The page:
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Breath Temperature Overestimates True Breath Reading


Welcome back to the DUI Trial Lawyers Academy. This podcast is brought to you by Silva and Silvalaw.com. Great lawyers, helping great people. And now for your host, sought after speaker, avid mountain bike racer, and renowned DUI trial lawyer: Patrick Silva.
Patrick Silva:
Welcome back to the DUI Trial Lawyers Academy. This is your host DUI trialer Patrick Silva. In today's podcast we're going to be discussing the effects of breath temperature on the breath machine, causing errors. Why is the exhaled breath temperature important? The reason is, is the breath machines in all the breath machines. They're all calibrated to expect a breath temperature of 34 degrees. Why is that important? Because that is what is the partition ratio of 2100 to 1 is partially calibrated on. I'm going to mention a couple of studies, but let me kind of just get to the meat and potatoes. The breath temperature on the breath machines are expected to receive a breath temperature of 34 degrees, but here's the problem. If a person's exhaled breath is higher, it's going to overestimate the true breath reading because the machine is set at 34. So let me give you a quick example.
If a breath exhaled is at 35 degrees, you can expect that a 0.10 breath would really be a 0.091 at 35 degrees. What if the exhaled breath is at a 36 degrees? Well, then a 0.10 breath reading on a machine could really be a 0.082 breath reading. So the breath temperature, now, let's kind of go back in time. I'm going to be referencing an article. It's by Glenn R. Fox, a PhD and Hayward John Hayward. And it's called Effects of Hypothermia on Breath Alcohol Analysis, volume 34, number four, July it's in 1989, 1989 article. And it could be found on pages 836 to 841, but let's kind of go through the basis. Now, when did the government, or when did the scientists, or when did the studies first utilize the effects of breath temperature, and how did it go into calibrating
the machine of a partition ratio of 2100 to 1? If we go back to 1950, there is a scientist named, Harger H-A-R-G-E-R. He did a study, but in that study, he only used six people and his study concluded that the range of expired breath was between 31 and 35 degrees Celsius. Thus, they took the degrees of 34 degrees Celsius. Okay, that's 1950. Now in 1995, there was a scientist named Schoknecht S-C-H-O-K-N-E-C-H-T. He did a study using 700 people. And what he concluded was the range of expired breath was between 33 to 36.7 degrees, almost 37 degrees. So what Schoknecht adopted he said that 35 degrees was the average breath temperature. Now not everybody's average, so you could be higher, you could be lower. Now, how does all this relate back? Now, each degree centigrade of variance that will equate to 8.6% variance in the breath results. And that's from the Glenn Fox and the John Hayward article Effects of Hypothermia and Breath Alcohol Analysis.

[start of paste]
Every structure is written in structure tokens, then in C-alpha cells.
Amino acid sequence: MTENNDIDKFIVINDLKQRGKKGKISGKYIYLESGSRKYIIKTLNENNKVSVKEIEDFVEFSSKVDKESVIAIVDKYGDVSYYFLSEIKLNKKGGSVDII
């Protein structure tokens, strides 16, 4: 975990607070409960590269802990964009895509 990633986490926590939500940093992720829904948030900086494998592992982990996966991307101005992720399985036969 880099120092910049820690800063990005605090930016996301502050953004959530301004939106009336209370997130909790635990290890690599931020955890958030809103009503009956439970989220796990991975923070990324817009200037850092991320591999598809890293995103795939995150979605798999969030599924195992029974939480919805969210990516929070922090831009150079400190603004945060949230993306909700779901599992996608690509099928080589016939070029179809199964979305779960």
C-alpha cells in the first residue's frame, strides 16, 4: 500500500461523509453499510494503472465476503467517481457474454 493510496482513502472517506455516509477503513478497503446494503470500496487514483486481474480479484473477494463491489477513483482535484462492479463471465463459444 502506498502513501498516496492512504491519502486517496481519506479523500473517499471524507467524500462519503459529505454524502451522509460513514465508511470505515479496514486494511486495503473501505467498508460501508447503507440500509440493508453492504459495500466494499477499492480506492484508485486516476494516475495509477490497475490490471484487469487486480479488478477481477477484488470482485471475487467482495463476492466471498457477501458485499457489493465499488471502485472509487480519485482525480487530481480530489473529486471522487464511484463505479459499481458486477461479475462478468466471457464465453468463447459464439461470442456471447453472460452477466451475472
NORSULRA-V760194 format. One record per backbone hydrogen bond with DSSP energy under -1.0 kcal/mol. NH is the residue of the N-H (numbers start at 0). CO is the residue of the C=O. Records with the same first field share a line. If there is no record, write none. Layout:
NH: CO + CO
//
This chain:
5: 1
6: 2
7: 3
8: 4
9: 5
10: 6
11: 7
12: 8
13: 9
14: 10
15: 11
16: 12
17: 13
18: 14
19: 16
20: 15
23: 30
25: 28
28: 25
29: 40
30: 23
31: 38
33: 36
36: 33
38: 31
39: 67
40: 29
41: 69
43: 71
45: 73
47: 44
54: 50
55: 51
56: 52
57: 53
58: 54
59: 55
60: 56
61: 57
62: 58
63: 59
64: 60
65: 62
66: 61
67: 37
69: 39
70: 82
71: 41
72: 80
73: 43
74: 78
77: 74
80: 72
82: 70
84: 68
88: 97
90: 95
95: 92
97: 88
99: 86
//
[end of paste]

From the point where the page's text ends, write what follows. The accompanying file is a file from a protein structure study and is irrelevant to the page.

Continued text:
Also, A.W. Jones if you remember I mentioned him in another podcast, in the physiology aspects of breath, alcohol measurements that was in the Alcoholic Drugs and Driving volume six, 1990 pages 1 to 25. So the scientific community does recognize that there's a variance and the variance can have a huge impact. So let's say you get a breath case and it's an 0 8 breath. Well, you're going to be able to have your expert opine after they get familiar with the study that hey, even at an 0 8 breath, he could be as low as an 0 6 true breath. Now moving on. I'm going to read a quote from the article on Glenn Fox and Hayward. "Mild hypothermia in human does significantly distort the breath alcohol concentration, the K-curve to an extent which would cause serious inaccuracy for predictions of BAC, blood alcohol content.
The magnitude of this distorting effect of core temperature is too large. Up to 23% with mild hyperthermia to be ignored in breath testing procedures. Such error in the case of hypothermia increases the likelihood of a suspect being unjustly convicted." --Glenn Fox PhD, John S. Hart, Hayward PhD Effects of Hypothermia on Breath Alcohol Analysis, volume 30 number 4, July, 1989. And that's at page 839. Now you get the article and what are you going to do with the article? Well, what you're going to do is you're going to serve it on the DA and serve it on the opposing breath expert, the state chemist.
And what you're going to do is send a letter with the article, say, hey, you're going to be cross-examined on the contents of this article. If you do not agree that this is not a reliable source, then call me and let me know. If you don't call me and let me know, I will assume you agree it's a reliable source. Well, they're going to agree that it's a reliable source because this is a peer reviewed article and Glenn Fox and Hayward are well-known authors in the field of breath and alcohol testing, but in California and under evidence code seven 21 B3, if any expert concludes that an article is a reliable source, then you can read parts of it into the record. Let's pretend you have a case where you do not have a hired expert, but they have their expert. So you don't have an expert